Story by Sherry C. Keneson-Hall; Photos by Isaac D. Pacheco
The world watched as more than 120,000 people were airlifted from Afghanistan in August 2021. Soldiers and diplomats worked tirelessly to fill planes and evacuate as many Americans, colleagues, and allies as possible. After the planes departed Kabul, many landed on military bases around the world—referred to as lily pads—before departing again for the United States. Most of those planes then landed at Dulles International Airport, and from the early morning hours of Aug. 22 until the late hours of Sept. 11, a total of 45,521 Afghans passed through the Dulles Expo Center in Chantilly, Va.
The plan was simple: once evacuees cleared Customs and Border Protection (CBP) and tested negative for COVID-19, those receiving humanitarian parole would be sent to safe havens on eight military bases to complete their processing. The reality was much more complicated. As the first plane arrived, buses of exhausted families initially were received at an empty office building called Dulles West, which had been transformed into a short-term shelter with 300 green cots and food supplied by the Red Cross. As additional Afghans arrived, the Northern Virginia Community College (NOVA) in Annandale was used as a temporary shelter while the Afghans waited for buses or flights to their onward safe havens.
From left: Department of Health and Human Services (HHS) officials administer nasal swab Covid-19 tests to arriving Afghans at Dulles international Airport (IAD), Aug. 27. A Department of State employee (left) assists Afghans onto a transport shuttle outside IAD, Aug. 27. A volunteer from HHS administers a COVID-19 vaccine to an arriving evacuee at the Dulles Expo Center, Aug. 28.
With more inbound flights scheduled to arrive in hours, operations were moved from Dulles West and NOVA to the Dulles Expo Center. There, staff from the Department of State, USAID, the Department of Defense (DOD), and the Department of Homeland Security (DHS) worked with a variety of volunteers from the Red Cross, Save the Children, the Peace Corps, and Hussein for Humanity, and with contractors to create an emergency reception center for all arrivals for the next three weeks.
“For twenty-one days a mash-up of the very best public servants worked 24/7 to welcome more than 45,500 Afghans in safety and dignity. Together we created ‘Dulles Island,’ one part of this very complex and historic airlift story,” said Deputy Executive Secretary Tressa Finerty who served as the executive director of operations at the Dulles Expo site.
Video edited by GPA Video Office
One of those public servants answering the call was Waseem Azizi, a project manager for the Bureau of Overseas Building Operations’ Program Development, Coordination, and Support office. Azizi came to America at age four as an Afghan refugee after his family fled the Soviet Invasion in 1979.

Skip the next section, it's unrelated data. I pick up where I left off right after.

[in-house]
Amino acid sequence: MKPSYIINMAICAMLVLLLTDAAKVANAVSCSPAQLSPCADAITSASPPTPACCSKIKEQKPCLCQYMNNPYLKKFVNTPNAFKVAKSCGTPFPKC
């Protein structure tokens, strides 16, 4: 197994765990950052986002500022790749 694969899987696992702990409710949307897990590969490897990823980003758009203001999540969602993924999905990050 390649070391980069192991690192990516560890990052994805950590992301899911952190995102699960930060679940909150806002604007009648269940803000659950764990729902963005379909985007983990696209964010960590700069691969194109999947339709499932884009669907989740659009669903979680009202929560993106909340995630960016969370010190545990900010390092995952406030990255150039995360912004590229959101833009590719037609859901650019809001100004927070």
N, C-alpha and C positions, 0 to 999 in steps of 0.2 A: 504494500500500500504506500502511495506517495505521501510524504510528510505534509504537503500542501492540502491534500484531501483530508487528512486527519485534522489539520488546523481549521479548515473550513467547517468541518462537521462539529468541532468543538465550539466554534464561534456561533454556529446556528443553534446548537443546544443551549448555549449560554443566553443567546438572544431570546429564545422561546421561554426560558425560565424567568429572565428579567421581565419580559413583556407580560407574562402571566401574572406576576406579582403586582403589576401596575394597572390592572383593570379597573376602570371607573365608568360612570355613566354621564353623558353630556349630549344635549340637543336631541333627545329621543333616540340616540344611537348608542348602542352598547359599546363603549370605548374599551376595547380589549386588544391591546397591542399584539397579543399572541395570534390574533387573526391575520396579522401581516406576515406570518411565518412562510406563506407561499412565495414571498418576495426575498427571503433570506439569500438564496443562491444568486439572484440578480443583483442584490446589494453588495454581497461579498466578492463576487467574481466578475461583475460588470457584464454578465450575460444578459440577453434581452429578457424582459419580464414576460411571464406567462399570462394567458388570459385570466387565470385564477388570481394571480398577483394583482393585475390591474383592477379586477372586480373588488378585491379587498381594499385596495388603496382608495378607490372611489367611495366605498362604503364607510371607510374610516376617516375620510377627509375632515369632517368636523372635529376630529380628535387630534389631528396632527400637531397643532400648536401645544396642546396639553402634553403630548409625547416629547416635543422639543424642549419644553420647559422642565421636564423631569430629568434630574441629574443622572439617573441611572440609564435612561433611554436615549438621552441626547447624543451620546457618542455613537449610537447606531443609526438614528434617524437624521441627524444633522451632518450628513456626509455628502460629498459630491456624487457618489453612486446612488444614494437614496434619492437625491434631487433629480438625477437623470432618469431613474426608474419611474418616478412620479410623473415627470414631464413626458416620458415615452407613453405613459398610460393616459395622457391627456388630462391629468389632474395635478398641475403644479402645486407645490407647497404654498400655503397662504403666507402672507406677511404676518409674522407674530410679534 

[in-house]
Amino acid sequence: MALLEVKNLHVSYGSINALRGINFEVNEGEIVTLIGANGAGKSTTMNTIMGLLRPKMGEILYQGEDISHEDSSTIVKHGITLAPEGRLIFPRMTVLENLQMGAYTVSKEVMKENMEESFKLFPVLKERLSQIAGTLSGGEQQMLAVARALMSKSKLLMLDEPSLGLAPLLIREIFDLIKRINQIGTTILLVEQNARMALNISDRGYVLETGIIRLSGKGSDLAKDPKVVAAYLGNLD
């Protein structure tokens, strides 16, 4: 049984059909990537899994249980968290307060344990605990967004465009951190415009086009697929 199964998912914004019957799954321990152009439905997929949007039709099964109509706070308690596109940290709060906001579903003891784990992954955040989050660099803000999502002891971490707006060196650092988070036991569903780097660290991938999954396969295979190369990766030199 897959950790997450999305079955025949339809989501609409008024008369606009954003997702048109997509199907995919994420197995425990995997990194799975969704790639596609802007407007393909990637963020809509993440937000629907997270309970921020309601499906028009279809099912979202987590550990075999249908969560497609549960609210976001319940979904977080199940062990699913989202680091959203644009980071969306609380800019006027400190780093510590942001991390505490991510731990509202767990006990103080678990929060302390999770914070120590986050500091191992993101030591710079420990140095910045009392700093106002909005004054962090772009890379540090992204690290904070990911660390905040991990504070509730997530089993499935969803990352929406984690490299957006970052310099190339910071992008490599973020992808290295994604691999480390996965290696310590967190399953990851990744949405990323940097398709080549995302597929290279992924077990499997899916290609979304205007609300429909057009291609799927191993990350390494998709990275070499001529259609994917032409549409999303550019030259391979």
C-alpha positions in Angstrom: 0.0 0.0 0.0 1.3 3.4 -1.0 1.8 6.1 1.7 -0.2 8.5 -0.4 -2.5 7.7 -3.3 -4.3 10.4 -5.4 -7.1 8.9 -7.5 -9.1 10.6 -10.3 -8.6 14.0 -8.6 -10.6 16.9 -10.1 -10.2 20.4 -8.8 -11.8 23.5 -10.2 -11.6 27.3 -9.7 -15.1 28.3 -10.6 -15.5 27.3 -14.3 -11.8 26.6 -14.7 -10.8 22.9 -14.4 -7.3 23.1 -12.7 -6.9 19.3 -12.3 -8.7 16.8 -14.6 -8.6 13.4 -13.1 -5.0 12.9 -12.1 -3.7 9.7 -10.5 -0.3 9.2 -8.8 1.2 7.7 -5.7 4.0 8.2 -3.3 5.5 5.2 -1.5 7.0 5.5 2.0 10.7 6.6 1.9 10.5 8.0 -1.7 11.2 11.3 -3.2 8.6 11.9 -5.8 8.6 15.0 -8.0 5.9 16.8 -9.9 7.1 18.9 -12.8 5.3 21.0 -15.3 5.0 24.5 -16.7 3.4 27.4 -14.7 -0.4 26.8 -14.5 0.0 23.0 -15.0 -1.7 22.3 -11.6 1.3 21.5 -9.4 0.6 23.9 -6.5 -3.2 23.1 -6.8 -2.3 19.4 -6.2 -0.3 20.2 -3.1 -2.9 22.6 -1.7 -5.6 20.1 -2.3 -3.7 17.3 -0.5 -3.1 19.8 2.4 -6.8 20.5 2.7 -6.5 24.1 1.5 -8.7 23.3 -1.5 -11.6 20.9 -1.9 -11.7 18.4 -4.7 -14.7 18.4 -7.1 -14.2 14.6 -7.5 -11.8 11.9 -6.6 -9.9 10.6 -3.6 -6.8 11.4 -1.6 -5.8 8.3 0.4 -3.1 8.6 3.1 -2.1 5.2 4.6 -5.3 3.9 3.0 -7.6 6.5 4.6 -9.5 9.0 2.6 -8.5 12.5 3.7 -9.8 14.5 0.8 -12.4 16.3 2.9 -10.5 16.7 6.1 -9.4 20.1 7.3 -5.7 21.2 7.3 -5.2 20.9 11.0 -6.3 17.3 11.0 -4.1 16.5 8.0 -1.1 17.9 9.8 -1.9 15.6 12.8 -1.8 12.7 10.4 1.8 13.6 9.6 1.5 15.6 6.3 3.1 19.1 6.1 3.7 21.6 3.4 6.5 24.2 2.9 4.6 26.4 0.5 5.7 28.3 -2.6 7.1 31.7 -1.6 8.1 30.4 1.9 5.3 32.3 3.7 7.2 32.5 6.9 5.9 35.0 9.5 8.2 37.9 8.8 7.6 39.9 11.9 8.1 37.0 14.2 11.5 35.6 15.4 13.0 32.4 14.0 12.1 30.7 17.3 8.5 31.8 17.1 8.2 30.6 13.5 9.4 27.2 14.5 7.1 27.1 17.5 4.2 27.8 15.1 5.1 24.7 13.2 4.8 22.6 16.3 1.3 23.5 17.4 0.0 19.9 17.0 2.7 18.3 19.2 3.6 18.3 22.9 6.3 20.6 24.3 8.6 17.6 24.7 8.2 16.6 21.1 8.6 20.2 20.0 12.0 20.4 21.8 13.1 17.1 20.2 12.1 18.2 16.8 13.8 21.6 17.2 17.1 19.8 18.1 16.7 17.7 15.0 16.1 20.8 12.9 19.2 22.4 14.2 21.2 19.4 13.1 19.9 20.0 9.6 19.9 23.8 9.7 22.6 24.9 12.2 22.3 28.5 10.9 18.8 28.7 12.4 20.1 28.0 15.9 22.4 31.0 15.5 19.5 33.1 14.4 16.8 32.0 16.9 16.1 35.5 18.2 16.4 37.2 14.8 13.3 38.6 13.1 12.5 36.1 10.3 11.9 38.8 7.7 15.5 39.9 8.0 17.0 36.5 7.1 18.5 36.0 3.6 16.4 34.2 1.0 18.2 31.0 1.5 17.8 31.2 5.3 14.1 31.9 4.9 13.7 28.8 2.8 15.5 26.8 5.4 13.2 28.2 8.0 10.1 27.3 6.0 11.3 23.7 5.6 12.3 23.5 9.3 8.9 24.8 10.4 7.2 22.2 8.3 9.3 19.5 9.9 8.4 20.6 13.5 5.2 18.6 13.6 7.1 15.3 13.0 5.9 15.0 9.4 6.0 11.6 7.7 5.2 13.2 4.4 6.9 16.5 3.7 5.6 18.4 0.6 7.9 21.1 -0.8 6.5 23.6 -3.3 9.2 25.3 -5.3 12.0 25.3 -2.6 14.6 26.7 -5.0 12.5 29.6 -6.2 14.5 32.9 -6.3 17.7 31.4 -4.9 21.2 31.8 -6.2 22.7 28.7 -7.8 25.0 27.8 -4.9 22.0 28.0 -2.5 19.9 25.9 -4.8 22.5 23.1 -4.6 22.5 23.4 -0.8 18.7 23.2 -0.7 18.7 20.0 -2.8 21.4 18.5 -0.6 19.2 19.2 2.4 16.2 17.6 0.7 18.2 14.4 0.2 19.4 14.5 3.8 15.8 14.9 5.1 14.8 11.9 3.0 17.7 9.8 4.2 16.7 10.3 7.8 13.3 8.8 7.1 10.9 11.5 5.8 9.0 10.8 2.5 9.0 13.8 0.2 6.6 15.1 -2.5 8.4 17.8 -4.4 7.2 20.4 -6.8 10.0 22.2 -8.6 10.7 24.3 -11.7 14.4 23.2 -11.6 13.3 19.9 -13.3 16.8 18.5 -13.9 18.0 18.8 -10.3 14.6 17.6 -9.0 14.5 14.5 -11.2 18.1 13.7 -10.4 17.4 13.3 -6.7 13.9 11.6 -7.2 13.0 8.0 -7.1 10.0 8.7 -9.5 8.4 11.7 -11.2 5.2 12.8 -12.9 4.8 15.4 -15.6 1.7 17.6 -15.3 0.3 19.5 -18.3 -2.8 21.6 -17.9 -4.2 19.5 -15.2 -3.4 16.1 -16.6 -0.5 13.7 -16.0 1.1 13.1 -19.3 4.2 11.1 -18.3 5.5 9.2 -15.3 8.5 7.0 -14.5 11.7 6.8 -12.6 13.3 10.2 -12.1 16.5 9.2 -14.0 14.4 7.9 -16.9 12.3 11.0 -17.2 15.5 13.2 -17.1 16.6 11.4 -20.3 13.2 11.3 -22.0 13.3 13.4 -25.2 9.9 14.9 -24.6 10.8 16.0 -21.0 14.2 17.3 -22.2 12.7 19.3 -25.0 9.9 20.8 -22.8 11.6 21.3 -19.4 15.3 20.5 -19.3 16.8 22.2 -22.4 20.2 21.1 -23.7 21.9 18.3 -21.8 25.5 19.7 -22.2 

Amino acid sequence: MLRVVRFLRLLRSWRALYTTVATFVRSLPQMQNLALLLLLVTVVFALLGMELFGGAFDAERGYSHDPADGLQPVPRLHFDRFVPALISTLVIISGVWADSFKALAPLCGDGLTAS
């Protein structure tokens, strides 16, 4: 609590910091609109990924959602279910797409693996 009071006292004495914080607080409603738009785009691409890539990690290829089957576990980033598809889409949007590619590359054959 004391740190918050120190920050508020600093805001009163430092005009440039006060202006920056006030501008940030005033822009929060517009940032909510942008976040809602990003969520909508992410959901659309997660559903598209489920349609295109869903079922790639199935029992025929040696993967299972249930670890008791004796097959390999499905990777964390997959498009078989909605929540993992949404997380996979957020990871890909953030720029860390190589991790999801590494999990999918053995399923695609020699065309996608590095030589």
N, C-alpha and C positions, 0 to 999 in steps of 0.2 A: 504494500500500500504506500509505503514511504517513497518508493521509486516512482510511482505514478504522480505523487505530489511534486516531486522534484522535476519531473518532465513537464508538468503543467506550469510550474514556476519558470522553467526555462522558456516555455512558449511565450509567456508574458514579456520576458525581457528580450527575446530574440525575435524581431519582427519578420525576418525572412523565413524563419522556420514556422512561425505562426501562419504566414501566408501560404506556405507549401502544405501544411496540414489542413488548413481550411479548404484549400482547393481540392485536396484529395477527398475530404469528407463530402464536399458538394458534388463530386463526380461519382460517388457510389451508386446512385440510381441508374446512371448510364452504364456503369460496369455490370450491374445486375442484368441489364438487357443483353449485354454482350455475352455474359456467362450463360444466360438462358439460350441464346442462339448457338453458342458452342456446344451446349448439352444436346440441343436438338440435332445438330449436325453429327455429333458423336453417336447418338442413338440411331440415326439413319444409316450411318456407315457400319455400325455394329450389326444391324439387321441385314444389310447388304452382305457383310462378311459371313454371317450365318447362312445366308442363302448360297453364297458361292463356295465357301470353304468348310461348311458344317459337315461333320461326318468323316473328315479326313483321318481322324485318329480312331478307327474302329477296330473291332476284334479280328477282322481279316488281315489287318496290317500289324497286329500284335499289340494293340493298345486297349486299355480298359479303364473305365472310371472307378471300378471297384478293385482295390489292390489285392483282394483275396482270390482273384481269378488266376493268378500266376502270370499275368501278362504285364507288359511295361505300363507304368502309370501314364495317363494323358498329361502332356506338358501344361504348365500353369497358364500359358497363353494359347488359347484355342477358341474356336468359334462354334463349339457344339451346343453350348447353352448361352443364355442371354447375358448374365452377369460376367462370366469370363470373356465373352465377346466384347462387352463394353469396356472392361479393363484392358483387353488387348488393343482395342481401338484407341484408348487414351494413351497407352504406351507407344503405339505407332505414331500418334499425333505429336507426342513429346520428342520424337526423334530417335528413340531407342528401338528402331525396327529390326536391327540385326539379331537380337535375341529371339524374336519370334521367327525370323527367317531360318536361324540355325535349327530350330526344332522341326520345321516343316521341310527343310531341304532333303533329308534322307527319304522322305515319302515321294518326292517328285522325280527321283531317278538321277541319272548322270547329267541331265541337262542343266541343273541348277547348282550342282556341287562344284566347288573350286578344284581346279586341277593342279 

“It is hard for me to put into words the connection I feel to these people. With the diaspora, I feel there is a sense of duty, obligation, guilt, and I don’t know what else, because we escaped during war time, and we were fortunate enough to do so.”
Azizi was a bit apprehensive about the task at hand. “I had a conversation with my father about it and he said ‘son if you think about the Afghans who have been refugees in America, we have been very successful. Yes, it is challenging but if you work for it there is opportunity and Afghans are very entrepreneurial.’ My father said that the Afghans would see me with my State Department badge, and they will see that is what their kids can do. It was a very positive thing to hear and so I was no longer scared.”
The evacuees’ privacy was a staff priority, which meant that during the operations, very little of what happened at the Dulles Expo or the additional processing site in Philadelphia was made public to those outside. Azizi said his wife would ask him about claims she saw being reported on social media.
“I saw firsthand what we did. We went through several weeks of processing these families and walking them into America with dignity,” Azizi said. “I would tell my wife that these people on social media don’t know what is going on. People are being welcomed in as meaningful and as good a way as they could be, given the scale of this effort.”
Several volunteers credited interagency cooperation for the success of setting up a mission of this size in a short span of time. Tracey Swan, a foreign affairs officer for the Office of Foreign Assistance, served more than two years in Afghanistan before joining the 24/7 Dulles Operations Center, which was set up to help leadership manage the flow of information. Swan said the operation demonstrated how well the foreign affairs community, USAID, DOS, and DOD, can come together to unite under one mission when the stakes are at their highest.